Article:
Herald JournalHerald Journal, Feb. 21, 2005

Alfred Mohring: Montrose used to be, still is ‘good little town,’

By Liz Hellmann
Correspondent

Alfred Mohring remembers when Montrose had no city water or sewer system.

He is now part of the planning and zoning committee that is planning to build over twice the number of houses as there were people in Montrose when Mohring was born.

Mohring was born to parents Oggie and Elsie Mohring in 1923, on a farm a half a mile out of town, and has been involved in the community ever since.

“In my lifetime, it’s changed a lot,” Mohring said of the community. Mohring remembers attending first through 12th grade at a one-building schoolhouse on the northeast corner of Highway 12 and Buffalo Ave S.

Since then a new elementary school has been built, and the junior high and high school moved to Buffalo.

Mohring has been part of the fire department, Montrose school board, creamery board, and served as a lay leader in the Montrose Methodist church for more than 30 years.

“I joined the fire department in 1951, and retired from the whole works just last year,” Mohring said.

Throughout his 50-plus years in the fire department, he watched as the department grew from having no protective gear and one truck, to having two modern pumpers, three water trucks, and first responders training.

“In 50 years our equipment went from you might say nothing to full equipment gear for the 28 or 30 people we have now,” Mohring said.

Mohring also enjoyed his work on the school board and creamery board during the ‘50s and ‘60s. “Those were both real good jobs, the pay was next to nothing, but it was interesting and you felt like you were doing something,” Mohring said.

Mohring’s wife Lucille has also been active in the Montrose community.

She is an active member of the Federated Women’s Club, choir director in church, and worked as a housewife, raising their three children, Allan, Paul, and Linda.

“It’s a different community than it was when I was young.” Mohring said.

“When I was young I knew everyone in town by name, first and last.”

Mohring remembers when the population hovered around 300 to 375. “There was nothing much to attract people to Montrose, except retired farmers who wanted to buy a house in town,” Mohring said.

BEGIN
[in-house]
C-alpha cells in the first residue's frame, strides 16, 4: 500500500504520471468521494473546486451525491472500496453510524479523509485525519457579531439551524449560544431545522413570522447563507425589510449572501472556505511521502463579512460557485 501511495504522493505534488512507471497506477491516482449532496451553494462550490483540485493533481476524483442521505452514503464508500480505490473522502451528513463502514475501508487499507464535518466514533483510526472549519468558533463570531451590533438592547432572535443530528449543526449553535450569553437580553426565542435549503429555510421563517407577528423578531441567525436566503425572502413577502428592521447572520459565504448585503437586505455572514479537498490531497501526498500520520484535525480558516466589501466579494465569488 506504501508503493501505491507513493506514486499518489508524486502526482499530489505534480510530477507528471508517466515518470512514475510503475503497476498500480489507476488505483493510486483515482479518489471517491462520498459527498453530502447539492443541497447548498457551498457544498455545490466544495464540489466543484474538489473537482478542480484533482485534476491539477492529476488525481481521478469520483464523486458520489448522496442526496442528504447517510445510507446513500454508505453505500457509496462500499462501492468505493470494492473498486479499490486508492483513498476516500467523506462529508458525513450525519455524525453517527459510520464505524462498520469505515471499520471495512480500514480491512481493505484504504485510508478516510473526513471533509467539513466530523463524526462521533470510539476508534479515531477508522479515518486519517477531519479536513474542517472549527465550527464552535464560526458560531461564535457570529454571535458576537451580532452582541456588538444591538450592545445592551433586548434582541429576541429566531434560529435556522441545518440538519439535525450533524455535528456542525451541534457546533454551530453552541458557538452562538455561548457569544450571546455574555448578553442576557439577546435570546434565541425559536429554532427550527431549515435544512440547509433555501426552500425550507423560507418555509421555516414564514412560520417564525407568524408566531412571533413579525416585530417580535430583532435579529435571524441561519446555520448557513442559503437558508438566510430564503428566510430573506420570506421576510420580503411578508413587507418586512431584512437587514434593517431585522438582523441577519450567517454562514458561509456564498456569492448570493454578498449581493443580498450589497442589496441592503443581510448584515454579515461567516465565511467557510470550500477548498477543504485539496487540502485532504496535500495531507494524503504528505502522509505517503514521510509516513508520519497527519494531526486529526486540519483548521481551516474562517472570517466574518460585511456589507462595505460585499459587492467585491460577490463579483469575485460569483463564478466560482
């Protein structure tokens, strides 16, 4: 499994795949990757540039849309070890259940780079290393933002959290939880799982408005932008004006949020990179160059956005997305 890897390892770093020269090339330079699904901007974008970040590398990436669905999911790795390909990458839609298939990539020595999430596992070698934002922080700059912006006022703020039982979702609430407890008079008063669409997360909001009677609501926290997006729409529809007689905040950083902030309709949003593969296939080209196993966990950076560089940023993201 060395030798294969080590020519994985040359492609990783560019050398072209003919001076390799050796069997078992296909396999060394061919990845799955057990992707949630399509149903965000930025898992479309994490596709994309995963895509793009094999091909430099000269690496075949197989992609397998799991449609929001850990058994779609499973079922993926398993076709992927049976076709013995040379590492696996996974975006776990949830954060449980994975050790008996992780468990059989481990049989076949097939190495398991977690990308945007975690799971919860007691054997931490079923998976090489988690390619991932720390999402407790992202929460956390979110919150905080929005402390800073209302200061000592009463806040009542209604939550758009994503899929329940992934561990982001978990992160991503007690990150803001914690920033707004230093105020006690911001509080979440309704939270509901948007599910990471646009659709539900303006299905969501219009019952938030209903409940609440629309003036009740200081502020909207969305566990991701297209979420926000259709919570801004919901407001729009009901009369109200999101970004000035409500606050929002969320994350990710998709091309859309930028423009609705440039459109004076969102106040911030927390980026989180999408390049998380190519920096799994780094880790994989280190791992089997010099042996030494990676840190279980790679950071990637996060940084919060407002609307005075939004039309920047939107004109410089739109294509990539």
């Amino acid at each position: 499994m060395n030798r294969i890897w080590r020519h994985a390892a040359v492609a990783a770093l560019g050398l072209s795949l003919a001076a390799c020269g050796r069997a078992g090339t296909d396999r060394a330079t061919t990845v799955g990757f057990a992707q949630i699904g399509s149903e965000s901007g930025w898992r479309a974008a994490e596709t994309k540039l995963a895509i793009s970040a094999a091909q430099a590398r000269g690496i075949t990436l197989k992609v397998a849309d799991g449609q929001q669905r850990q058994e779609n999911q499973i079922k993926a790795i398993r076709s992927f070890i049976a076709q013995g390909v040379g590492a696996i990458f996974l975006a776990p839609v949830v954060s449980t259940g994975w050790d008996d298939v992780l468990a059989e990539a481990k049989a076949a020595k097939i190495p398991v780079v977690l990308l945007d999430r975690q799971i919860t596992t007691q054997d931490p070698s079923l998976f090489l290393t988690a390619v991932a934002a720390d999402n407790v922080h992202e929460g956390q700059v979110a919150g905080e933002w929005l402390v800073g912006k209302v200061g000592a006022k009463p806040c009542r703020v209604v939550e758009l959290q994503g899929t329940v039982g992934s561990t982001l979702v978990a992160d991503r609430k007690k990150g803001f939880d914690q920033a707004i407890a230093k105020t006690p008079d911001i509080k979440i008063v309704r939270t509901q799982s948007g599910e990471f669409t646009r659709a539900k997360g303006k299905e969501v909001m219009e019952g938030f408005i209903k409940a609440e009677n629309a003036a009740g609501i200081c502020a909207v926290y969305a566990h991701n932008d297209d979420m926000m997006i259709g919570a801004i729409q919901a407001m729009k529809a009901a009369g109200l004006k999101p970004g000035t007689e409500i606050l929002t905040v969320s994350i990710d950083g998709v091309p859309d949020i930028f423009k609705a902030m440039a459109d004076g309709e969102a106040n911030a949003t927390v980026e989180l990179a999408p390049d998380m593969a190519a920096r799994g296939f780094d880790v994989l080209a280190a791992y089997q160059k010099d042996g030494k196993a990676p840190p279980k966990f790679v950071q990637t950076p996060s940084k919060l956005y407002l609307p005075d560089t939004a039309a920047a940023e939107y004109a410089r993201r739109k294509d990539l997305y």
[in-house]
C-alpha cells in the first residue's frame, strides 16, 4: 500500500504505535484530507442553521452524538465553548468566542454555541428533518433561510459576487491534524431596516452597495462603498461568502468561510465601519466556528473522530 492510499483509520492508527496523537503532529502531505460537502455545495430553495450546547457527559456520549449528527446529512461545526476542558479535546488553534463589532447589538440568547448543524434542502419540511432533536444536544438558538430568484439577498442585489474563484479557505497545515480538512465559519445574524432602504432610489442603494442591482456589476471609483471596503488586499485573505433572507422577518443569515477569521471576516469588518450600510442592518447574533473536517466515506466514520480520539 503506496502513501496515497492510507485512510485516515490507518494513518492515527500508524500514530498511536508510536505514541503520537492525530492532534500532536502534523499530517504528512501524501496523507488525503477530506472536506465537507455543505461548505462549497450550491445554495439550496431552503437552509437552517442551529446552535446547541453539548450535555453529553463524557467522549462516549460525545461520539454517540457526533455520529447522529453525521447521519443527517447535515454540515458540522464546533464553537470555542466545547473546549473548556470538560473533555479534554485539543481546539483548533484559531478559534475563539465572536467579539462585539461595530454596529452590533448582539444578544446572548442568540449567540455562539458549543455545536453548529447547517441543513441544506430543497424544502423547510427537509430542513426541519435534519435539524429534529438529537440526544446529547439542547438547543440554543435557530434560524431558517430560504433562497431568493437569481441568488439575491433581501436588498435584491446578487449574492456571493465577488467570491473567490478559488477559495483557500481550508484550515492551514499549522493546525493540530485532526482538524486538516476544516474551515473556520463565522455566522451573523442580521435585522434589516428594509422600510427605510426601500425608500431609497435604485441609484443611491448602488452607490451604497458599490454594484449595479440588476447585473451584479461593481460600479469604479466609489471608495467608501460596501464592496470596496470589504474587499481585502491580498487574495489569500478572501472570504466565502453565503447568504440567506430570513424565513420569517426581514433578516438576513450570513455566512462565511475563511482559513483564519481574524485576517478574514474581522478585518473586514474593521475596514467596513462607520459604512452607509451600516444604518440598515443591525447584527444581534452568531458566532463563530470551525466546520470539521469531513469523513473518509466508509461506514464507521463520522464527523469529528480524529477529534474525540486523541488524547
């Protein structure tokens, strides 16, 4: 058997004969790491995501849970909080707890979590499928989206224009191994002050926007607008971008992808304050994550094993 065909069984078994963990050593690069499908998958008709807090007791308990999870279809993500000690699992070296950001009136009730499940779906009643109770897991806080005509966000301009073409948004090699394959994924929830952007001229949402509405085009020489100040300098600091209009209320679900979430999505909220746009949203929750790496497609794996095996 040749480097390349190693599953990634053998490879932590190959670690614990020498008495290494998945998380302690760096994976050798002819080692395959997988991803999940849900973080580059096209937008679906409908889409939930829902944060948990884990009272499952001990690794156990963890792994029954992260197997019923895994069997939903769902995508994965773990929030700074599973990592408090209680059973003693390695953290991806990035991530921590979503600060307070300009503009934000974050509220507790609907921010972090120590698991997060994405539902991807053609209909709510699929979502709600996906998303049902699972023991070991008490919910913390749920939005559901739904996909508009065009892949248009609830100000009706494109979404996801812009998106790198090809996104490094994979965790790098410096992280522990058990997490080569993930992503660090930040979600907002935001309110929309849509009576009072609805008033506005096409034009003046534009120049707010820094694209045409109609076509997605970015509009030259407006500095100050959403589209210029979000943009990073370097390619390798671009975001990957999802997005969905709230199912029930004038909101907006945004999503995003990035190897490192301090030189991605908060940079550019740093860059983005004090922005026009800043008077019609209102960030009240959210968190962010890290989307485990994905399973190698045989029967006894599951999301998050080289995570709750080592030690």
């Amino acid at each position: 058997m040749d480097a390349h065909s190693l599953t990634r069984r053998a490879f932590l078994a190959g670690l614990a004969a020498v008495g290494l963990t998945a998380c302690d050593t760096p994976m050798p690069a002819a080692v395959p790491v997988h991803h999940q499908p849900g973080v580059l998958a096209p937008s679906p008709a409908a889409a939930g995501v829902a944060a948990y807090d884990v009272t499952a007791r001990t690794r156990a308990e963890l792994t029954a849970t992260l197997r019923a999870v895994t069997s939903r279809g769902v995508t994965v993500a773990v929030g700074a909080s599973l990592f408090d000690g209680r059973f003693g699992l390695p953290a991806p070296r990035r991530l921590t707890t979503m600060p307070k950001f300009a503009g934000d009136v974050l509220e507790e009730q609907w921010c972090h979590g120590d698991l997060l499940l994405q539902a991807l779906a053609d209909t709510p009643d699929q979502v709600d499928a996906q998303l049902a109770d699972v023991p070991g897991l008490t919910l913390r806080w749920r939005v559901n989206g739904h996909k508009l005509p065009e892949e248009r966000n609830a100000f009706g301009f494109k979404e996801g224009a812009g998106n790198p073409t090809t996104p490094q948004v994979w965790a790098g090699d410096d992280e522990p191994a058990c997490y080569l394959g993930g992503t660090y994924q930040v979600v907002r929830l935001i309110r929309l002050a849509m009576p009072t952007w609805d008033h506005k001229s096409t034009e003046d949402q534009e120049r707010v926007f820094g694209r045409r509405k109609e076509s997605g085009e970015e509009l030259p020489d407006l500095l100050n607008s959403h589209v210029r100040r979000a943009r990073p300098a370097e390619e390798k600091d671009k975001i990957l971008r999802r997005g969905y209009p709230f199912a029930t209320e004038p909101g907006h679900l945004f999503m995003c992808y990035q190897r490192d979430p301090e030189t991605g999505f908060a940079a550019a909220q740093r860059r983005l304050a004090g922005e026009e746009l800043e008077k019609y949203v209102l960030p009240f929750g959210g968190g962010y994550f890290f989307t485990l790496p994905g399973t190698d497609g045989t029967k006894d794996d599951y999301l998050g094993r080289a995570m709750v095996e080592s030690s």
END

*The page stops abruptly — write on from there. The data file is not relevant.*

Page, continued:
Now, there are plans to build new homes, businesses, and maybe even an industrial park on an excess of 700 acres of land around the town.

The areas to the north and west of town have already been built up with new homes.

“The town is growing very, very, fast, almost too fast,” Mohring said. “It’s going to be hard to keep up with the water and sewer, and schools. Even the roads are going to suffer.”

Mohring remembers when the town had only a few stores, Fred’s Grocery, and a grocery store and meat packing plant owned by Gilbert Yaeger.

Those businesses were sold and eventually closed.

During the 30s there were several fires in town that actually destroyed a lot of buildings.

“After World War II, Montrose enjoyed a little building boom with a dozen or so new homes constructed, and then things stayed pretty much on a level track,” Mohring said.

He is excited about the current growth in Montrose, and hopes it brings in more industry. “My hope is in the next 10 years there will be some of this commercial and industrial growth so there’ll be jobs, and it won’t just be bedroom people,” Mohring said.

One of the highlights for Mohring as a member of the Montrose community, is the part he played in the birth of the celebration now known as Montrose Days.

He remembers working with Ed Onstott and several other people to pull together Montrose’s 100-year celebration in 1981.

“Everybody pulled it down together and worked real hard,” Mohring said. “People even came from Alaska for that celebration.” Since then it has become an annual affair.

Mohring has seen Montrose without a single water tower, and now is helping to plan the building of hundreds of new homes around town.

But no matter how much it’s changed, Mohring still thinks “it’s a good little town.”

Whether Montrose grows by hundreds, or goes back down to under a thousand, Mohring will keep doing what he’s always done.

“My wife and I are just living here, making the best of life, getting older every day,” he said.


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